Guest Opinions

Week one of Gov. Brad Little: Idahoans probably like what they see

Gov. Brad Little leaves the House chambers after his inaugural State of the State address on Monday.
Gov. Brad Little leaves the House chambers after his inaugural State of the State address on Monday.

Idaho gubernatorial inaugurations are, if anything, predictable. The format for this year’s inaugural followed the same pattern as previous inaugurals. With one notable exception.

For the first time ever, the first lady delivered an inauguration speech. Not just some polite remarks thanking Idaho’s citizens for having the good sense to elect her husband, but a full-blown 10-minute speech. It was a speech with a significant underlying message. The message was that the governor’s family has been in Idaho since it became a state and has played an active role in helping build Idaho’s economy and civil fabric to what it is today. It is a role that they will continue in the future with Gov. Brad Little now at the helm of the state.

In the governor’s address, he spelled out what his priorities will be for the next four years: a good quality of life; good jobs; good schools; affordable health care, including mental health and substance abuse treatment; protection of natural resources; and maintenance of infrastructure. Also, while attending to all these priorities, being fiscally sound and maintaining solid ethics.

As inaugural addresses go, it was one of the better ones of the 13 I’ve heard. It was consistent with statements he made during his campaign, and, for the most part, it focused on priorities of which the vast majority of Idahoans are supportive.

Three days later, in his first State of the State address, he outlined his highest priorities in the budget to the Legislature for the coming year. For the most part, they reflected the priorities he stated in his inaugural address. The exception was his silence on the need for additional state highway funding. Given the previous governor’s inability to get the Legislature to act on this issue, it is likely that he is going to want to make sure he has some strong advocates for whatever he proposes and the ability to obtain the votes in the House and Senate.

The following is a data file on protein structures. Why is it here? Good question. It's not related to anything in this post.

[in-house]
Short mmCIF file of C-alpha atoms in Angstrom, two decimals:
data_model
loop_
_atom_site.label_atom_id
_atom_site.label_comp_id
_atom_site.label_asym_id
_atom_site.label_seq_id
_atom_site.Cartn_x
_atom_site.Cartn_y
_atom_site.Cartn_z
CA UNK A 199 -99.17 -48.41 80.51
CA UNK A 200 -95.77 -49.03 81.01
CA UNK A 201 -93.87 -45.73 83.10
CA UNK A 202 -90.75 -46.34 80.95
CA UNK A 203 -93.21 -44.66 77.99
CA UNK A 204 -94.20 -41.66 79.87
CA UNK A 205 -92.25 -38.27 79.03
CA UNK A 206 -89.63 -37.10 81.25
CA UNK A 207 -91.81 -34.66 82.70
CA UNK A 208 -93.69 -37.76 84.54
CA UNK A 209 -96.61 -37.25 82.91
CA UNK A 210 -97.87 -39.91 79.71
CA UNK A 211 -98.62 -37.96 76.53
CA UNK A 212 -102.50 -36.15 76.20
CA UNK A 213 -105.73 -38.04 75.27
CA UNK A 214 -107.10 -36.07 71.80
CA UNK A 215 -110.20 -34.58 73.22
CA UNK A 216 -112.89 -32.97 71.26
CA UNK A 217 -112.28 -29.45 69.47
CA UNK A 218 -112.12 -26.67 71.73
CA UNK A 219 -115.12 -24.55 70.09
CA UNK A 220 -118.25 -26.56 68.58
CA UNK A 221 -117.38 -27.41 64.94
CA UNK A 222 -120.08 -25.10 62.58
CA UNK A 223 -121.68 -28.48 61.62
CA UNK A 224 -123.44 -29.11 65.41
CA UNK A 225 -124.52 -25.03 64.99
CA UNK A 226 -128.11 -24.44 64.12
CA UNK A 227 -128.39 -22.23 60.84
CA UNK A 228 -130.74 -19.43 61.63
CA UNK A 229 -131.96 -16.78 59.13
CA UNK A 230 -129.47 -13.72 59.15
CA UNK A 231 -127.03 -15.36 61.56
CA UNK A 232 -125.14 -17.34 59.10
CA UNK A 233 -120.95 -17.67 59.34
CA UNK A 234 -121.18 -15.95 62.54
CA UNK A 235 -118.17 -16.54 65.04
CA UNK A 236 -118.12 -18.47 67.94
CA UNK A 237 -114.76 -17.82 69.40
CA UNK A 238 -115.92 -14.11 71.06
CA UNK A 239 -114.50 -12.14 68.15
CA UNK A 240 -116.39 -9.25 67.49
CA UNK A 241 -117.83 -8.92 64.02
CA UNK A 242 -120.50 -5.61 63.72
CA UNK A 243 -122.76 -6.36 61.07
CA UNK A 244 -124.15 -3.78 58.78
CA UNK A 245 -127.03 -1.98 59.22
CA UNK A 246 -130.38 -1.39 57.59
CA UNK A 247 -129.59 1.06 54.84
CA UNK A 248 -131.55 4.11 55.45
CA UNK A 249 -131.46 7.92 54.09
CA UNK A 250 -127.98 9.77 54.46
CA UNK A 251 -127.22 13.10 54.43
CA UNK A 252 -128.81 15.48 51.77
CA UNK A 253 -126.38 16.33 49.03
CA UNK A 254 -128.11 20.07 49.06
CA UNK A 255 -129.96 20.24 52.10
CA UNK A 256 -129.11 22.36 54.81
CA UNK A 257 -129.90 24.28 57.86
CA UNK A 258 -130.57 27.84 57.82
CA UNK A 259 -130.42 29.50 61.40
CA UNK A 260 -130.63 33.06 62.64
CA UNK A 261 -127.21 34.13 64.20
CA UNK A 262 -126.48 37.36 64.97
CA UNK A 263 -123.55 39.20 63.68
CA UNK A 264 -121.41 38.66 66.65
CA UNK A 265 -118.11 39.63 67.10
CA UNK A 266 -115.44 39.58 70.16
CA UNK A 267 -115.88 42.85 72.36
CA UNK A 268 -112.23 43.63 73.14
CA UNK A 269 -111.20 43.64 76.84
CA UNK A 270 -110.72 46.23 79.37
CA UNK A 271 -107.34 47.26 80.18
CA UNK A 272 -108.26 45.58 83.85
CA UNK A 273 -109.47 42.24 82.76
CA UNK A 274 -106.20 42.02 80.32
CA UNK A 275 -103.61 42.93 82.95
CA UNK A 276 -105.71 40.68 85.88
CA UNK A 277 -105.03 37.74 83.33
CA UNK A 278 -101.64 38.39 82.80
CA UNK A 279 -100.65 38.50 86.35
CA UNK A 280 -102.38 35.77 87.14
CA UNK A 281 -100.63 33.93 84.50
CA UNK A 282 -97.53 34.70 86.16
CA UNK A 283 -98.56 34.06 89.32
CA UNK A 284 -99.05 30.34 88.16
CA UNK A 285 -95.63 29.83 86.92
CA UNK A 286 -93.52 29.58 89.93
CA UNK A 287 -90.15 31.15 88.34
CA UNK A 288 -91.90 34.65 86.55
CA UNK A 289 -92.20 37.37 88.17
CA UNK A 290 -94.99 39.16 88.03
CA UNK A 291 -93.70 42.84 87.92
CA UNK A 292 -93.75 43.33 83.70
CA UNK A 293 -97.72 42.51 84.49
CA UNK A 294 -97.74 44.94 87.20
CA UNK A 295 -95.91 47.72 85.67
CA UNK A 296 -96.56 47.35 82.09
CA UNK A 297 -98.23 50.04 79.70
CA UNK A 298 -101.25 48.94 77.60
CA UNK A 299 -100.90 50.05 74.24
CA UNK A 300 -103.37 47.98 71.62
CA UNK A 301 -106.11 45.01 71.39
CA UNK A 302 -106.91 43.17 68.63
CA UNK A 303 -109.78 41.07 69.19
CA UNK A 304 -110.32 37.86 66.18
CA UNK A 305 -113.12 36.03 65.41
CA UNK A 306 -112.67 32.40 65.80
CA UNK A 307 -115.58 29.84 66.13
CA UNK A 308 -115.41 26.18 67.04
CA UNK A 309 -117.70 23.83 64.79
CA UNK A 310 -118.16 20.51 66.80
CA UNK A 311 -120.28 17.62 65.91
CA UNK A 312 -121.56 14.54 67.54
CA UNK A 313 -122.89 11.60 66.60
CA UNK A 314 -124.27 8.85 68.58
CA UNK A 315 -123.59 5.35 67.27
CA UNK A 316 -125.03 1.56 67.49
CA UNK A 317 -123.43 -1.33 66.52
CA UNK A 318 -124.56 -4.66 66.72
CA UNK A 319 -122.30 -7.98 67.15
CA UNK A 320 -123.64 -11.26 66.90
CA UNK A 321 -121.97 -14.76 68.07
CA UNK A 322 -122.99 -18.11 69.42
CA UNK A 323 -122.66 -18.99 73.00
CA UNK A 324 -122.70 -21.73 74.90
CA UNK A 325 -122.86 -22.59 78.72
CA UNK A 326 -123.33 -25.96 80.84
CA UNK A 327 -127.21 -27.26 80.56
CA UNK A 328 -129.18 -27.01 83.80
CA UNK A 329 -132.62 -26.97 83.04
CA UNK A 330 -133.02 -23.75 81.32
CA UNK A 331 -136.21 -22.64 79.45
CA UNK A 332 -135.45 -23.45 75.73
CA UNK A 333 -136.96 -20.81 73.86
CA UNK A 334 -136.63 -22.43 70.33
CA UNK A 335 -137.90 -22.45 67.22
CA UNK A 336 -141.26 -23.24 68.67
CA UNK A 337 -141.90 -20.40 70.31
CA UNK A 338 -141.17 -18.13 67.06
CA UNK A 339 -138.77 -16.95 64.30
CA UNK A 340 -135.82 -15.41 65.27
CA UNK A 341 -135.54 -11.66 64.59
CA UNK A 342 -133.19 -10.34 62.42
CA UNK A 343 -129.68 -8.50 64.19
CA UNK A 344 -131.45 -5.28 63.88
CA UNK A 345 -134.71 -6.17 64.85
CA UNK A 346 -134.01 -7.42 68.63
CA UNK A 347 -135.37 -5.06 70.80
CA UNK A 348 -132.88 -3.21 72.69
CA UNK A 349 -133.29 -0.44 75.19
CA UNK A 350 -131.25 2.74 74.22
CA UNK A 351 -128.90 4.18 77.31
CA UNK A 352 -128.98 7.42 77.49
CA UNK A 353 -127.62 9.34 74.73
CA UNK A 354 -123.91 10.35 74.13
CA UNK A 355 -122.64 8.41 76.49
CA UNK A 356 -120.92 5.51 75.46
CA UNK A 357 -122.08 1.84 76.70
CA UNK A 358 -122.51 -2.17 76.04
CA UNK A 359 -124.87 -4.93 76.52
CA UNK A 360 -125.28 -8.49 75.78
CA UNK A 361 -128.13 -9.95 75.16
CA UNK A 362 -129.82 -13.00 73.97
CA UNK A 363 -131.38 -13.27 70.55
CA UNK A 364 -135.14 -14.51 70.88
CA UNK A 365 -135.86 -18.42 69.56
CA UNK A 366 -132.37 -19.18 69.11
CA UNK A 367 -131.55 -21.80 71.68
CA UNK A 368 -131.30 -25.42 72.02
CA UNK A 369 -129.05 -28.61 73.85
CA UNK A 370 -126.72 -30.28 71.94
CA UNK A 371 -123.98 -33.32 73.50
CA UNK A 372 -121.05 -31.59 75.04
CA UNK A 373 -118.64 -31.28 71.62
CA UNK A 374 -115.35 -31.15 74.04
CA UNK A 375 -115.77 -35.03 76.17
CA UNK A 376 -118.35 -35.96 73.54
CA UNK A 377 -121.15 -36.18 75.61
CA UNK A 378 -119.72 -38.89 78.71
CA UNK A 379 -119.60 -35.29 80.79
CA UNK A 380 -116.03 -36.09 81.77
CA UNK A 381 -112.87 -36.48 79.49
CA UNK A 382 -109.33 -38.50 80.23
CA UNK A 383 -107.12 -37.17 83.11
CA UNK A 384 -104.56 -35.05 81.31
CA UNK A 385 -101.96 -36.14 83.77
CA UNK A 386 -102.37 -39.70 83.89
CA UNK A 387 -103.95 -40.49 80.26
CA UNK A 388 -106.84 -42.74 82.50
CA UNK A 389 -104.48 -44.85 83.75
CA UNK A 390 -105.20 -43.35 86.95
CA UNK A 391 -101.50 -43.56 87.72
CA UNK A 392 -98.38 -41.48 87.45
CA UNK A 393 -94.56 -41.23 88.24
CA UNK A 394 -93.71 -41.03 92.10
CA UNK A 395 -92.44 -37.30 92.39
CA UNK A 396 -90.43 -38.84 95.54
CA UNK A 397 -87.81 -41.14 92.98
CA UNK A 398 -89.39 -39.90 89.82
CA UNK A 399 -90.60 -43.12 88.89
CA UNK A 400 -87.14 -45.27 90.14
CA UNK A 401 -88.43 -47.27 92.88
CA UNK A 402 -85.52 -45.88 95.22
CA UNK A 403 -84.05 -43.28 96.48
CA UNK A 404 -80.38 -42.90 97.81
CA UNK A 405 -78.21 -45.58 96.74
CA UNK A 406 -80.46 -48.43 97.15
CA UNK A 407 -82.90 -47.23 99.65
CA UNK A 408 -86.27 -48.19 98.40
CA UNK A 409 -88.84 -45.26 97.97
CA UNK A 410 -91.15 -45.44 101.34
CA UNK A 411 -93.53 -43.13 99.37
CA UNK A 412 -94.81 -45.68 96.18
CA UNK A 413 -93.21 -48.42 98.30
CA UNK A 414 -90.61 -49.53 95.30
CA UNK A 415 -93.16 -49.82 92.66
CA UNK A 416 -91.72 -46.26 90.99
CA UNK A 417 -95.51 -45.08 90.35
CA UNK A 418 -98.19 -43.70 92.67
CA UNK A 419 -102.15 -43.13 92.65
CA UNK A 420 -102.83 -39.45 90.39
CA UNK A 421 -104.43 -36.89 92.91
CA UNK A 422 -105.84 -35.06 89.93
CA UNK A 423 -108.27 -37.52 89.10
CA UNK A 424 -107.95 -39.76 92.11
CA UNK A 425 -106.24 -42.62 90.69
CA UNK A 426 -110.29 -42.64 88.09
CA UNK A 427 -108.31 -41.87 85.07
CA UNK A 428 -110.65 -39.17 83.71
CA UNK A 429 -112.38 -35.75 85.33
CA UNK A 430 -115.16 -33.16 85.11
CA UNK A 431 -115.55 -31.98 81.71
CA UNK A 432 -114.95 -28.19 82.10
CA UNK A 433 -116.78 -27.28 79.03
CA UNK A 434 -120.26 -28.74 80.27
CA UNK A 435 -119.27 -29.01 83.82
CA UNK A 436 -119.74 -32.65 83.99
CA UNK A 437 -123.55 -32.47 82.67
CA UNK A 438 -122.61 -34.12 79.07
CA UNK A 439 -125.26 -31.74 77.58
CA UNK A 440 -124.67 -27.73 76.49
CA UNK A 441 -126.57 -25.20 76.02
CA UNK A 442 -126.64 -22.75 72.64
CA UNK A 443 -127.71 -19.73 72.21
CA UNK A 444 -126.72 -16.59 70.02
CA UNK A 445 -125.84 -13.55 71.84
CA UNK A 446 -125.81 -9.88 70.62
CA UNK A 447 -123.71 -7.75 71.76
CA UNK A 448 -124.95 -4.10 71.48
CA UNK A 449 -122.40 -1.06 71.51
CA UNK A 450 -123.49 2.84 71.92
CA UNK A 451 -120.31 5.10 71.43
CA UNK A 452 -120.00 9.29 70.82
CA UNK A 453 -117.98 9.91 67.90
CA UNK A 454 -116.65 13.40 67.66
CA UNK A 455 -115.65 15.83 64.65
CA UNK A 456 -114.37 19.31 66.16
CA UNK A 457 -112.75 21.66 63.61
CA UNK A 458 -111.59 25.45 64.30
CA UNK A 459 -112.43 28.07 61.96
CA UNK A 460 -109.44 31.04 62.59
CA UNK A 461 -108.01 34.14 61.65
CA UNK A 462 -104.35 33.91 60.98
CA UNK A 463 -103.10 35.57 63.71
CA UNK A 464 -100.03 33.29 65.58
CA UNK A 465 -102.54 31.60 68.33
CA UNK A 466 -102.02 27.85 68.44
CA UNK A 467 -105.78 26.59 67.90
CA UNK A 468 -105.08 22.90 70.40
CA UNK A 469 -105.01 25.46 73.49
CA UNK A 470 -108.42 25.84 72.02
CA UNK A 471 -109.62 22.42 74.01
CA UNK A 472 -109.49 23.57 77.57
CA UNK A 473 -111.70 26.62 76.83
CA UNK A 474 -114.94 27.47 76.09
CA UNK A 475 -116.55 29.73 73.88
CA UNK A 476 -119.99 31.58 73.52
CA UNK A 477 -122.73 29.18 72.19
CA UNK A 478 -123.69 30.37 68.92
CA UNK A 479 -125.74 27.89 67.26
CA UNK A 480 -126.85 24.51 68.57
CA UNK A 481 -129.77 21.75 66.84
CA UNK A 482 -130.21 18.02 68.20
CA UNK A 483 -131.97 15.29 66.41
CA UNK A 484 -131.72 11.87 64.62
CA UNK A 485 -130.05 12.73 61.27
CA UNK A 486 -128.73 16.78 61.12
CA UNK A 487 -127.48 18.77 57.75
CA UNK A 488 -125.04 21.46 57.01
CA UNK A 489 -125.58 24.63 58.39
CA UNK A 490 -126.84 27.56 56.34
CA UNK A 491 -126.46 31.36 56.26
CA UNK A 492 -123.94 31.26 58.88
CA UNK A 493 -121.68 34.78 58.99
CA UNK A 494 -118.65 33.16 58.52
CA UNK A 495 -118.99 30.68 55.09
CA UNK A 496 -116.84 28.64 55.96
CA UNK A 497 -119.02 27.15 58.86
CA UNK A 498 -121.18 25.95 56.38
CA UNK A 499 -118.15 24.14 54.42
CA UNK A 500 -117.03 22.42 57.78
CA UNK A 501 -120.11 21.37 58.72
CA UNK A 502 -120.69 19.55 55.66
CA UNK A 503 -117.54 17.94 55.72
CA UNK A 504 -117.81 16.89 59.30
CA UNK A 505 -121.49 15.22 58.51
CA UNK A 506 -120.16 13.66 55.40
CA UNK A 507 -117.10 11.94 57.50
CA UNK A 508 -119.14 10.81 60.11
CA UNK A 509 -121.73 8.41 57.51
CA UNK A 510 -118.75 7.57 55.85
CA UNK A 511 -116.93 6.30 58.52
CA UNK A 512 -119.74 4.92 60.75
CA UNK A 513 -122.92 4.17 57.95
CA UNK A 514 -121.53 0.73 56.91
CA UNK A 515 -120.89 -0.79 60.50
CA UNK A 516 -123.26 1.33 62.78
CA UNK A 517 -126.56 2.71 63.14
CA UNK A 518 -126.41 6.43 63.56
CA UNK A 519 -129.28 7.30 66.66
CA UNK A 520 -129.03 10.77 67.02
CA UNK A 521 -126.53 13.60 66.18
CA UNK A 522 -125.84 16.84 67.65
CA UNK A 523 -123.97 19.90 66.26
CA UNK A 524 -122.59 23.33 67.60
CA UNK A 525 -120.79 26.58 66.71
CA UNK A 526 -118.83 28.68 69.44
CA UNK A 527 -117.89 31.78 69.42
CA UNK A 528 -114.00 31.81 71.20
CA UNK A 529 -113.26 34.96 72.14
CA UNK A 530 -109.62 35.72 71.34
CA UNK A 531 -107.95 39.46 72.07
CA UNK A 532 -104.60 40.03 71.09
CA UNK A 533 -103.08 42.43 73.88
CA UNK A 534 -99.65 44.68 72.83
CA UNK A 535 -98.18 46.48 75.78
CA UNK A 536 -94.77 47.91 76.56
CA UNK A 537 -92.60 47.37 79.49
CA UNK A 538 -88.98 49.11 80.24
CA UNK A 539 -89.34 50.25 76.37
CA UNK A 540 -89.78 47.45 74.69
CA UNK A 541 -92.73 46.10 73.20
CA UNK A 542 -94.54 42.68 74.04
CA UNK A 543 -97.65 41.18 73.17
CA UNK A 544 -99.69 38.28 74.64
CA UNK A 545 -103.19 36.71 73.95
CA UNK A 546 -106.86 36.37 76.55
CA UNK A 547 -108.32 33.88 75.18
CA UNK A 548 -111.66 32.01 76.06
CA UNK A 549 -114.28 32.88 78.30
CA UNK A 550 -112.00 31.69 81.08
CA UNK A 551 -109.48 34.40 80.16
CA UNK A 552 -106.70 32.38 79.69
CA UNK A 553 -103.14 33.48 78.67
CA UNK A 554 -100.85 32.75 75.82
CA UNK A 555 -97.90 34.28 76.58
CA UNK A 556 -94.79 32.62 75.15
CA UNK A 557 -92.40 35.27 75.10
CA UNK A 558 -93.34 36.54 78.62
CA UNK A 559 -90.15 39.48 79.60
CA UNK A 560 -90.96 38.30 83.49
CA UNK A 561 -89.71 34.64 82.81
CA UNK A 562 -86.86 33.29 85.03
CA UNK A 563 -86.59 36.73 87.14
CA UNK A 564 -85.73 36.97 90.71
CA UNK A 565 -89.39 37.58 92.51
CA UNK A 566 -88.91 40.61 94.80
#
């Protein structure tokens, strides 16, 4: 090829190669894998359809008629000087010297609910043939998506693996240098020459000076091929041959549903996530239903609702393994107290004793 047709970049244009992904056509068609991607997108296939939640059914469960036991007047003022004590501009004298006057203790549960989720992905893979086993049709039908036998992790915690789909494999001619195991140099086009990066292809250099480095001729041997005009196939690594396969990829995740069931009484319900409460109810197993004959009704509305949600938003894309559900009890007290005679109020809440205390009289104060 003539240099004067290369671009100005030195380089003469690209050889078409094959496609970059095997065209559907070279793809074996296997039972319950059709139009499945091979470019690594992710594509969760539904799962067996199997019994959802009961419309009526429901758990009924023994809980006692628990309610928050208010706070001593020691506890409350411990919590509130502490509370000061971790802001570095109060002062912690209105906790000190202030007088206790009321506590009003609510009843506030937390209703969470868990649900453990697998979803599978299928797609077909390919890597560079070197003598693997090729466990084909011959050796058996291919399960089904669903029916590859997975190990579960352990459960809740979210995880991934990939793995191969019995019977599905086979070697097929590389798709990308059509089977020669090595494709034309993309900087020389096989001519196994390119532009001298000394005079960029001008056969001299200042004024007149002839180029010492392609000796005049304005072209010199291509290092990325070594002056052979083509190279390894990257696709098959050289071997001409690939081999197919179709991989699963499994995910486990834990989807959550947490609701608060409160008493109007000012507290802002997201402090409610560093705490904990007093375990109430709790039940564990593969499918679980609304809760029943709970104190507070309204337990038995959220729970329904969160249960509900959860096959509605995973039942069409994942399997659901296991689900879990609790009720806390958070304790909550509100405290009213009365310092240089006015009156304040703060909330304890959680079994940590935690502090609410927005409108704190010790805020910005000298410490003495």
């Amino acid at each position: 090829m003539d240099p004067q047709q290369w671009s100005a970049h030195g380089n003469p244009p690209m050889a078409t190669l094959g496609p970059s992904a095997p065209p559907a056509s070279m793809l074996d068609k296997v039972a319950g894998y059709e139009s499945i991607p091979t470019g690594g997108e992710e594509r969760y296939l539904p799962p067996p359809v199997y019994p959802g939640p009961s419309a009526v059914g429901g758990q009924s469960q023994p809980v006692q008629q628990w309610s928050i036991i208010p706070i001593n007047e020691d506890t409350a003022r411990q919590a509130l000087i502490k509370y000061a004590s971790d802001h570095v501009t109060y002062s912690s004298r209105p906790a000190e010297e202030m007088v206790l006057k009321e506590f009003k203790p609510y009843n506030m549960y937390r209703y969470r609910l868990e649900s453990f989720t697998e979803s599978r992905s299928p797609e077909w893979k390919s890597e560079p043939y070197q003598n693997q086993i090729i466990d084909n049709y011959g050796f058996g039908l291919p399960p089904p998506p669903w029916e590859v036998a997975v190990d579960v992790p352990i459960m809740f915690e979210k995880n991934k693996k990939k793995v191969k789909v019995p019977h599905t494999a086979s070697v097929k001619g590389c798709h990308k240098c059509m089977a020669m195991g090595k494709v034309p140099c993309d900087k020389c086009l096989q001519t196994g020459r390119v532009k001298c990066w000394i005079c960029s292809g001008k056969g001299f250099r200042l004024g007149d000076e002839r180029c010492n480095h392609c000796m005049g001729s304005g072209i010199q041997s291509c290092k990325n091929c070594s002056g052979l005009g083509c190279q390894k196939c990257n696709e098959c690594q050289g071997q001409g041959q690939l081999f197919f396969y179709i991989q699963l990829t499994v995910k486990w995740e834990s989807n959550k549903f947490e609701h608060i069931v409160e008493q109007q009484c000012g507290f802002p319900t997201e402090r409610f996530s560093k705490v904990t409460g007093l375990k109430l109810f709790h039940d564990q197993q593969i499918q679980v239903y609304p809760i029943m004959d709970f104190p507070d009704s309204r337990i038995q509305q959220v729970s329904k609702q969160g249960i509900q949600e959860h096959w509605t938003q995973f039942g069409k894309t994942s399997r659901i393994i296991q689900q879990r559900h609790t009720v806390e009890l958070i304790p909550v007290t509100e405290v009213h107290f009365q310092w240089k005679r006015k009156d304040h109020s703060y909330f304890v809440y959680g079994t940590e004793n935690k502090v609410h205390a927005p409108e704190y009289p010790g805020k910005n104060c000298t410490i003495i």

His education priorities largely reflect a continuation of efforts begun in the Otter administration. His one new education initiative is the establishment of what he calls a Children’s Cabinet made up of parents and other stakeholders to advise him on public school issues. He might want to consider something in a similar vein for postsecondary education.

He is following through his commitment to implement the voter-approved initiative on Medicaid expansion. For those who have followed this initiative, it was interesting to see the stoic and unenthusiastic look on the face of newly elected Lt. Gov. Janice McGeachin as he was discussing this. She has been a very vocal opponent of Medicaid expansion and the initiative.

One of his campaign pledges that isn’t addressed this time around is a reduction of taxes. However, by leaving a large budget surplus to be carried over into the next year, his plan is to leave sufficient money available to come to the Legislature in 2020 and recommend the elimination of the sales tax on groceries. It is probably a wise bit of budget policy, the grocery tax repeal aside, to leave a large balance available, so that it can meet a shortfall should state tax revenues not meet expectations.

I think that Gov. Little has had a first week that should make most Idahoans comfortable. He has set his priorities and is taking first steps to have them realized. He also appears to have done a good job of selecting members of his team. While there are a few recognizable individuals who have been around in the world of Idaho politics and government, for the most part he has avoided bringing in the usual band of suspects. A new administration needs new people with new ideas.

The governor has talked about the need for transparency and ethics in government. A good starting point would be to provide the citizens with periodic progress reports on his various priorities. There are few better ways of ensuring accountability.

Martin L. Peterson, a former state budget director and director of government affairs for the University of Idaho, is a member of the Idaho Statesman editorial board.